I recall when Grandpa would come over for dinner nearly every Friday, it was like a scene out of a sitcom.  He was fussy about what he ate, having been spoiled by the home cooking of his wife of 65 years.  When it came time for dinner, my family would all sit poised over our food, silverware in hand, waiting for Grandpa to give his approval to the whole family.  He would taste the soup that was always too cold or the mashed potatoes that inevitably had too little garlic.  With his grump of approval and a glare around the table, we would proceed with the meal. 

But beneath that blustery exterior, was a man who would literally never kill a flea.  With a keen eye and lightning speed, he would catch them in the palm of his hand and let them go free outside.  He would give back change to a cashier if she inadvertently erred in his favor. He would watch television every night until, with a loud snore, his head would fall back on the couch, and Grandma would help him to bed.

I always thought having a man like that as my dad would have made my life so different. My dad was a celebrity of sorts.  In the heyday of radio, he had a talk show, interviewing famous entertainers who would come through Chicago.  He would wiggle his way backstage at the Oscars every year.  He claimed to know everyone from Wayne Newton to Bing Crosby, from Lucille Ball to John Wayne.  But a bitter divorce broke up the family, and he remarried, escaping to Las Vegas, shutting out his four children.  He continued his craft there – interviewing personalities “on the strip,” being a big shot in a relatively small town. 

I tried contacting him again late in his life so that he could begin speaking to his children, children he really did not even know.  He would ask their ages and if he had any grandchildren. His third wife had died and now he was all alone, thousands of miles away, yearning for attention from anyone at age 78.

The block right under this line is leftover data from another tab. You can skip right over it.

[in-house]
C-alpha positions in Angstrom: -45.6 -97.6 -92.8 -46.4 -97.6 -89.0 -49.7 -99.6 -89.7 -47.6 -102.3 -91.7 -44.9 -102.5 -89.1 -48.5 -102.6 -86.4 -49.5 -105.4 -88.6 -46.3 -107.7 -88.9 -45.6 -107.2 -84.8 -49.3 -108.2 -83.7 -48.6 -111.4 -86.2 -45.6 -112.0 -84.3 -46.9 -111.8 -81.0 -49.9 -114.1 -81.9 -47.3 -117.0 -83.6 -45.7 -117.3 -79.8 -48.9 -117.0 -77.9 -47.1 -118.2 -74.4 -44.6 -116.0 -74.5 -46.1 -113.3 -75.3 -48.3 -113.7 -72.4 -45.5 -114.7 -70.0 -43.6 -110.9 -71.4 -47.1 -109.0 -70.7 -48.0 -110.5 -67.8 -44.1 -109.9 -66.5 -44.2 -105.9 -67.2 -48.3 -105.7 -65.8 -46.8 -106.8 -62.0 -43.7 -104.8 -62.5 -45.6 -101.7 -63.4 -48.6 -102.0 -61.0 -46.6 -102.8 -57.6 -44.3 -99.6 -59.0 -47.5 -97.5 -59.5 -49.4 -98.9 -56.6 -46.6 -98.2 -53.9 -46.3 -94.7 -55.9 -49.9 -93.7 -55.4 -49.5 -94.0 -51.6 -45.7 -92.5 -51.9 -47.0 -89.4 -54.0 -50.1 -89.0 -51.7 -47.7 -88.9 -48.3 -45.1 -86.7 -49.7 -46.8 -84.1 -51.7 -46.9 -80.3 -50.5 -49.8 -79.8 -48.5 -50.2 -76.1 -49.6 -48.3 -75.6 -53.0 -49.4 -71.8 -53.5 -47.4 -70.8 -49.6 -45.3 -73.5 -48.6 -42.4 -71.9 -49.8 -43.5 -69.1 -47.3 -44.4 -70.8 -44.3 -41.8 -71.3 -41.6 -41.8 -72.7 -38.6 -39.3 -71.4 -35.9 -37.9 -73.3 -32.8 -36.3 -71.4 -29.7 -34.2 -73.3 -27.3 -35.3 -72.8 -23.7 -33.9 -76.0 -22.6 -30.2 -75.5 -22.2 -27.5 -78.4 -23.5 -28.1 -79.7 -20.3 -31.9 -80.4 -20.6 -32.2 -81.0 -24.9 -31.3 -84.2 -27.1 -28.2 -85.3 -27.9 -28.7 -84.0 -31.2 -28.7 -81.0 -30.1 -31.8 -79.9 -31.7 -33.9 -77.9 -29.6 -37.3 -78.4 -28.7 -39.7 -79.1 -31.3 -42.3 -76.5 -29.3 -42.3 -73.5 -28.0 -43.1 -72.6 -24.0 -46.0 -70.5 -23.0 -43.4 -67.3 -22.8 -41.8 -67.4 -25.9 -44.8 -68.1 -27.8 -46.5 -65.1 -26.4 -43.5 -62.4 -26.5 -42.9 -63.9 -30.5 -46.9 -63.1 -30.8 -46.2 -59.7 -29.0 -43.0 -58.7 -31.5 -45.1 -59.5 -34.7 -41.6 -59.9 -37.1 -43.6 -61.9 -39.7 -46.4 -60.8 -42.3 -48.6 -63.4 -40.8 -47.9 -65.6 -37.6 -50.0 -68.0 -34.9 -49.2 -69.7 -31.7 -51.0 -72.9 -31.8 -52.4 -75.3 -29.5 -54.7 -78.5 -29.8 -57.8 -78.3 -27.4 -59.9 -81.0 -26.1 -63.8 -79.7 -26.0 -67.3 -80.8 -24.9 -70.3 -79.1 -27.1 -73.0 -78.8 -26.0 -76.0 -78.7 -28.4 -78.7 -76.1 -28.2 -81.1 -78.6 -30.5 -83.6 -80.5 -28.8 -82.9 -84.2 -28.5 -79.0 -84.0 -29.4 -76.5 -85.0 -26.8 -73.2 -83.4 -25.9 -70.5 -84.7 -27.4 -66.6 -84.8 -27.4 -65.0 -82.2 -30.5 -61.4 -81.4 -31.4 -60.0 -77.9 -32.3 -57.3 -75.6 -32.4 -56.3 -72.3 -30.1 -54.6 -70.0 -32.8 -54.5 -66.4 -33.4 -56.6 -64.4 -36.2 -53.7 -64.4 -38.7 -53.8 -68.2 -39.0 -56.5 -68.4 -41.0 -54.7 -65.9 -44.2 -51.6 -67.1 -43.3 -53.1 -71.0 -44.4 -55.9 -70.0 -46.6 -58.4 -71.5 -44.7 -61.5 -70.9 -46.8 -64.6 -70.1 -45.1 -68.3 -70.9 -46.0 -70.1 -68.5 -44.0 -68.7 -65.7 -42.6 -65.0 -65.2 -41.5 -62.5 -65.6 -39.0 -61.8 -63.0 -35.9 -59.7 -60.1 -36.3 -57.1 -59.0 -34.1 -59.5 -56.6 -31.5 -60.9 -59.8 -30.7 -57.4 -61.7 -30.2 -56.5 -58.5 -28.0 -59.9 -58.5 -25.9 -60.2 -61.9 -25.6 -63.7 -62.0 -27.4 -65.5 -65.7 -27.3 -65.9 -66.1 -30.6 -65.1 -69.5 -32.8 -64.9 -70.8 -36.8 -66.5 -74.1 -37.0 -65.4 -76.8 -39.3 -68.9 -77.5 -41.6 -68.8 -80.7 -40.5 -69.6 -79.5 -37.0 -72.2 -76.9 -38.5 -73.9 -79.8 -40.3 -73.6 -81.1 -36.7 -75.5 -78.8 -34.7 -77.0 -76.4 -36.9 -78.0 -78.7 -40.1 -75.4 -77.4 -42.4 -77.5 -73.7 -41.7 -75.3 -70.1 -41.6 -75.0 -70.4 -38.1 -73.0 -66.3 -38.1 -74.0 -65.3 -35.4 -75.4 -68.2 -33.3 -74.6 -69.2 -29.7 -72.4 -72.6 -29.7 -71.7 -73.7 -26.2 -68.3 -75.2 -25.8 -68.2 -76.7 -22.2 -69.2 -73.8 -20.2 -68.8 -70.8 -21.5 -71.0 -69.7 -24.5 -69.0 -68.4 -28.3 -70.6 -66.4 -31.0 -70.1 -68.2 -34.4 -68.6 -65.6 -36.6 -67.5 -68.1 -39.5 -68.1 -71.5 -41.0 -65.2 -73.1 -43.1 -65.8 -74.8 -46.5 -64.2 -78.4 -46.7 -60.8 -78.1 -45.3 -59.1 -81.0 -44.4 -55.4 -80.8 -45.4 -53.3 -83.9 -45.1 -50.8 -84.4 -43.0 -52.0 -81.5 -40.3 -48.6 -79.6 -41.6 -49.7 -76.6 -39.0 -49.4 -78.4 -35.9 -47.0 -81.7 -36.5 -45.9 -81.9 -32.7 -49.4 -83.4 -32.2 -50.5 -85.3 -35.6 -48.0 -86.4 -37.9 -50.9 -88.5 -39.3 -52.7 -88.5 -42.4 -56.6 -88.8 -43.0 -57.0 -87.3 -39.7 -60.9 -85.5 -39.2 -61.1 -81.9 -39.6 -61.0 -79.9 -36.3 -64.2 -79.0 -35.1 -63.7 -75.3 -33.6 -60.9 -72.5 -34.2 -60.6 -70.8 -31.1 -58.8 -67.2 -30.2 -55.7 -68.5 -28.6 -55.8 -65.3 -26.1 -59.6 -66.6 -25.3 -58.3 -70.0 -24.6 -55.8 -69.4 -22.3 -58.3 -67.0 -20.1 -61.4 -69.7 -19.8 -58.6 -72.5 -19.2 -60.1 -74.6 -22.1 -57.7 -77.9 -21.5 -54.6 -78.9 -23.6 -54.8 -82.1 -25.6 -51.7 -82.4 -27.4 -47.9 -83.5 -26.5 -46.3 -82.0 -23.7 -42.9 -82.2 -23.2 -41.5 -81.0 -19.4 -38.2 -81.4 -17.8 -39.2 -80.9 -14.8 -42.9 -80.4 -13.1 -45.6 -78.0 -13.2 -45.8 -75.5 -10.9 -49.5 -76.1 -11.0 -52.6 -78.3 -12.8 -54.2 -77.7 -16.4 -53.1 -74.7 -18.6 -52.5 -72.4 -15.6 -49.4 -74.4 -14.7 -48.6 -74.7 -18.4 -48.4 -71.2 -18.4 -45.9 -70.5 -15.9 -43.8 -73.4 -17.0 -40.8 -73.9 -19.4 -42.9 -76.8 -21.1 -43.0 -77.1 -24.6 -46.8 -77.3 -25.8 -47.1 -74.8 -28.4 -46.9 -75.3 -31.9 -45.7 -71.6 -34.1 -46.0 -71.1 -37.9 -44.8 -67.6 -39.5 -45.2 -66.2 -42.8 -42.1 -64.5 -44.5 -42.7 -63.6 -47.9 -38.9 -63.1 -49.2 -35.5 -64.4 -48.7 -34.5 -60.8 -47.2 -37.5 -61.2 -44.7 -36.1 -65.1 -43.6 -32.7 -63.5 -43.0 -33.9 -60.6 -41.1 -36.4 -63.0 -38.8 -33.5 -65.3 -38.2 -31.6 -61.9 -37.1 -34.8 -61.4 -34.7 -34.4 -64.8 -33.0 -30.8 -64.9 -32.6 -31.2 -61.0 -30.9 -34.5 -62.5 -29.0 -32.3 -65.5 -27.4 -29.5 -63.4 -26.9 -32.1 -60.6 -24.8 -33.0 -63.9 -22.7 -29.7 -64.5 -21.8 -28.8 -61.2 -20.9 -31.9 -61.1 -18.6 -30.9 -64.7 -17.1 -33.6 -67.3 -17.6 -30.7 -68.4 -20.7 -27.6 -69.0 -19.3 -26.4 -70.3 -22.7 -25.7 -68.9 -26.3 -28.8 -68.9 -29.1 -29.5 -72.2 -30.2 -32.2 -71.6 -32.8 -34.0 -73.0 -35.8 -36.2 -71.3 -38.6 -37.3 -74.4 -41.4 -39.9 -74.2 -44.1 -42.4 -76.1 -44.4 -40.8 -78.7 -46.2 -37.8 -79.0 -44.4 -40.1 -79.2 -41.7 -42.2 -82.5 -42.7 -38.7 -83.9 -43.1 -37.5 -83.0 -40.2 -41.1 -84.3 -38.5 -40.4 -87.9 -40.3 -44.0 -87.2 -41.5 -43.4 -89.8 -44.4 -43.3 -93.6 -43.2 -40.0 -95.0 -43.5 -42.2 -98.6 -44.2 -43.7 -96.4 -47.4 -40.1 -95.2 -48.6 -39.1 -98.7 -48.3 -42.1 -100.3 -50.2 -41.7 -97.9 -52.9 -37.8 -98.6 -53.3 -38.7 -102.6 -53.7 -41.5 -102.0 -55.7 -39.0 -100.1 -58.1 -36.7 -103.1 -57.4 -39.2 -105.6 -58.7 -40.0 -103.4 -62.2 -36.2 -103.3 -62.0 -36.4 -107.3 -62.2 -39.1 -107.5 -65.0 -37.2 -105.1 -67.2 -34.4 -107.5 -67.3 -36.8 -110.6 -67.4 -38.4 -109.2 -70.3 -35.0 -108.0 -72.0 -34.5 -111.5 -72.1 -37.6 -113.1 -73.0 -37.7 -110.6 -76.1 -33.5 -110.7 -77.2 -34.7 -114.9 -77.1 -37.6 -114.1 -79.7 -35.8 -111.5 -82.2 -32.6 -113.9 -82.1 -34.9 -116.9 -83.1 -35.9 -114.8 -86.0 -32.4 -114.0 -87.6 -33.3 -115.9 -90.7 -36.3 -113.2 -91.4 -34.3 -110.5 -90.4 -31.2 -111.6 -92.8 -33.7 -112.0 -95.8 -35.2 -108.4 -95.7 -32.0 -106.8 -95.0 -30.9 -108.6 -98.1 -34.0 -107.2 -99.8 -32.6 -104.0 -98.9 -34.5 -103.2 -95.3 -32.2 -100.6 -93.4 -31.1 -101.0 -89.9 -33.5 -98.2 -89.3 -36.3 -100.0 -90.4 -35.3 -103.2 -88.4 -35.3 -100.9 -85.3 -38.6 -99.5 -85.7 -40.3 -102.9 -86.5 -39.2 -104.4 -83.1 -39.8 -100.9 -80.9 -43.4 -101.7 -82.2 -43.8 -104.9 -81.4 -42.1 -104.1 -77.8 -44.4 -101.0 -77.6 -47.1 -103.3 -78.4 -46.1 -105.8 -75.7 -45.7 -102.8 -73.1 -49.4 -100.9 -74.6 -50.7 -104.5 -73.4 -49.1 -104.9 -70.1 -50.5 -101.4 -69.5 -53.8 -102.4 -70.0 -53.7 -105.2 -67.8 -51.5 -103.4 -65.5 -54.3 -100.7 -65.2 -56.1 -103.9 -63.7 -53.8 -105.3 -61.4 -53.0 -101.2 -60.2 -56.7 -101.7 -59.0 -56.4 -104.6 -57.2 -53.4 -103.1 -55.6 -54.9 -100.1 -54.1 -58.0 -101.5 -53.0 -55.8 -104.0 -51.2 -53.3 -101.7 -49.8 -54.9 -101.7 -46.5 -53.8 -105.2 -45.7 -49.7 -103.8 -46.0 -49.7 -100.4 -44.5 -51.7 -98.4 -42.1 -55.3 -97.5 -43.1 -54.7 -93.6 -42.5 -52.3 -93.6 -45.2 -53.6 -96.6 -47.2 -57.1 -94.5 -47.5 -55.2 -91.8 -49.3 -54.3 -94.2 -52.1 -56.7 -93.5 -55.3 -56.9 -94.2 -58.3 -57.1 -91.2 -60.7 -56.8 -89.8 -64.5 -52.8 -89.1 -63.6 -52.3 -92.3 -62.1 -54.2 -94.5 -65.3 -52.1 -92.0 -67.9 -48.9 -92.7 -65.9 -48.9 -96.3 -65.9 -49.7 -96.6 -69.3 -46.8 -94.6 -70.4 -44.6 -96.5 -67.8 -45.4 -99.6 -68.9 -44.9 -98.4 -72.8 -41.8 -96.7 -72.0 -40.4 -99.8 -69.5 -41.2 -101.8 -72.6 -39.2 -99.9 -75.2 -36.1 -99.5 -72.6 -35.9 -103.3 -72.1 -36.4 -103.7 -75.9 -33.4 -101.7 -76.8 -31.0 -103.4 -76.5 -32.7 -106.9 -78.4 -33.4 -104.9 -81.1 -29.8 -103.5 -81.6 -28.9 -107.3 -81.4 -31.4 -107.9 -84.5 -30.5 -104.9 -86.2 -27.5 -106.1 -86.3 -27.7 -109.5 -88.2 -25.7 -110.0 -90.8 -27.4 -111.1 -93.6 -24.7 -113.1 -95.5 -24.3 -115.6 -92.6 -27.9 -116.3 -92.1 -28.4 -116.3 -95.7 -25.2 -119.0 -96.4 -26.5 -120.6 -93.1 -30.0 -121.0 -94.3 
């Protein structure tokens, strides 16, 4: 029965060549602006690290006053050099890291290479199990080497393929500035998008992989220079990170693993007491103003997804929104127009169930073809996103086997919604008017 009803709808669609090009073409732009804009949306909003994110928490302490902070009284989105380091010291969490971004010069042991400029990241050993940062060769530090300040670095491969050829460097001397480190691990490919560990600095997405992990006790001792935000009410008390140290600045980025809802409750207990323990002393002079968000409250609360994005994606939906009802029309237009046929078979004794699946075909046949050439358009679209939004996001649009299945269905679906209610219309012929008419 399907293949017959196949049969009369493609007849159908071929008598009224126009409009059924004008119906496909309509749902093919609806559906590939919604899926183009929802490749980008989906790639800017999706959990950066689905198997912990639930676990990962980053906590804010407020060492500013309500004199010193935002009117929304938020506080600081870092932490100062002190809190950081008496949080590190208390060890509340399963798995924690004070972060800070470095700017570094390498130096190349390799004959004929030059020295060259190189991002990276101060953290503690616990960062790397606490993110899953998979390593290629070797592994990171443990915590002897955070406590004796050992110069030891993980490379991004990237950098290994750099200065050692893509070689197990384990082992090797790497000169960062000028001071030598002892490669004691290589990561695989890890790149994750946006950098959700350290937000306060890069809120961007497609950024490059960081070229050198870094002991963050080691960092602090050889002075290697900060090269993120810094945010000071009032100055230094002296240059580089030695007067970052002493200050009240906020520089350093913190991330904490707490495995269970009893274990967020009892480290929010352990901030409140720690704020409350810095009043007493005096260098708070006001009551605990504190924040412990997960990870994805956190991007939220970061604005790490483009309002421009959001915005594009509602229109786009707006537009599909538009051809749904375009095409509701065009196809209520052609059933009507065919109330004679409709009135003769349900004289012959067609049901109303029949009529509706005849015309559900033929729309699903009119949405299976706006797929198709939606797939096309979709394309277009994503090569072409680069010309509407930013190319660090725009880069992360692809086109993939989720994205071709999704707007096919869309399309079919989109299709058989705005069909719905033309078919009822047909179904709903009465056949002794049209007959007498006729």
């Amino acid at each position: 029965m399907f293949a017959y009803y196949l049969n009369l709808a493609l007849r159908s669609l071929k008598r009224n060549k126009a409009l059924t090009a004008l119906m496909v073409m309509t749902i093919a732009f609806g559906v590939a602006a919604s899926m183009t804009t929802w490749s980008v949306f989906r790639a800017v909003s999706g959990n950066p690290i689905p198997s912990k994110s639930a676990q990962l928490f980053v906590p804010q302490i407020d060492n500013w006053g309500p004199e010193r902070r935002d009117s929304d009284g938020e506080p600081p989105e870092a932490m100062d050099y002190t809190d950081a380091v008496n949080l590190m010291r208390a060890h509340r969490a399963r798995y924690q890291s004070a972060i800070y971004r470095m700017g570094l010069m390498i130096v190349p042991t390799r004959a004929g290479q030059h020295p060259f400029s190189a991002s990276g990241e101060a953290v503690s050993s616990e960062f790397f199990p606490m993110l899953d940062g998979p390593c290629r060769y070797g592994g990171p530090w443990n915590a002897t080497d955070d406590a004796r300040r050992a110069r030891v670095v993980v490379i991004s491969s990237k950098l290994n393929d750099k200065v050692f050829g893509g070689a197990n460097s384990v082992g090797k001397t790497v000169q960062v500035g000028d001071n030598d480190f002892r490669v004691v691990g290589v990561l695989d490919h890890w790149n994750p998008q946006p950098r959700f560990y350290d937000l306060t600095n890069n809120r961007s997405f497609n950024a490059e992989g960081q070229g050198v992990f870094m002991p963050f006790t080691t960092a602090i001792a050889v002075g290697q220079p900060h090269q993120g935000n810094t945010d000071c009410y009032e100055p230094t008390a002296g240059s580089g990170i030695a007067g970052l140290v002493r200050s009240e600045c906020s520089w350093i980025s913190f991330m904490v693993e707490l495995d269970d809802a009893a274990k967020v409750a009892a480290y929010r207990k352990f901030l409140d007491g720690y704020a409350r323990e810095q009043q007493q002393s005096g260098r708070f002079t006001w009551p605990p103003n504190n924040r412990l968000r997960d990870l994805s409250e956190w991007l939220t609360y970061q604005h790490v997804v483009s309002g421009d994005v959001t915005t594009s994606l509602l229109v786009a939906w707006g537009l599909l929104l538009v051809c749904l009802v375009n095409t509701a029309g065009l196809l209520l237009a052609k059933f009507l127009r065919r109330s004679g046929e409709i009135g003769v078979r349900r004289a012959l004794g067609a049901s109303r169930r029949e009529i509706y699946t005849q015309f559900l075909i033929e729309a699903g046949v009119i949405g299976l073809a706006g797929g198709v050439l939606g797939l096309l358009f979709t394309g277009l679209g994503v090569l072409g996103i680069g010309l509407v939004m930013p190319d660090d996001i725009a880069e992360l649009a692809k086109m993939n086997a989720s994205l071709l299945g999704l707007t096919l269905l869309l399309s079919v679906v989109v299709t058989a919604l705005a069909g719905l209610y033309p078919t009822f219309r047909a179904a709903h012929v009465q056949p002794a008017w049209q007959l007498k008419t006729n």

The contrasts in these two men’s lives are as evident in their deaths as when they were alive.   My father in law died at 93, peacefully in his sleep with his wife at his side.  He had advanced stages of Alzheimer’s and did not recognize her, but she held his hand and spoke to him as if he were still complaining about her salty chicken soup. At the funeral, accompanying the tears was laughter as his three sons recalled moments of joy they had spent with their dad during his long life. 

My dad, on the other hand, died at age 80.  It was a slow, agonizing, lonely death.  His third wife had died a few years earlier and he tried to maintain his status of a radio and television personality even when he could not afford dentures to fix his missing teeth.  Over the years, he never earned much, but most of his income was spent on promoting himself.  At age 78, he still thought he would “hit it big” with a syndicated show that millions would watch and know his name.  Instead, he fell and broke his hip, landing in a nursing home, penniless and without family.  When he died, his children had his body flown back to Chicago so he could be buried in his family’s plot, otherwise a pauper’s burial was awaiting him in Las Vegas.  At the funeral, there were no tears, no memories. 

            On his deathbed he telephoned each of his children, one by one, weakly whispering in his final moments how sorry he was.  Through his tears, he said how he should not have left all of their phone calls and pleas for attention go unanswered over the years.  He said how he wished he would have spent more time with them, being satisfied with the pride of watching them grow and share their success instead of constantly hoping for his own.  He prayed for God’s forgiveness for his being so selfish, for not realizing that his real treasures were right before him his whole life.  He realized he had been reaching for the wrong stars.

            In life, we make choices.  After my divorce, I decided to visit my in-laws one last time in Florida to explain what had happened. It was shortly after that meeting over Chinese food at a local Del Ray Beach restaurant my father in law started suffering from his Alzheimer’s. The elderly couple seemed to understand what I was trying to say about my broken marriage, but I think it was hard for them to believe that they could have raised a son who was so unkind.

No, my father in law was not the one.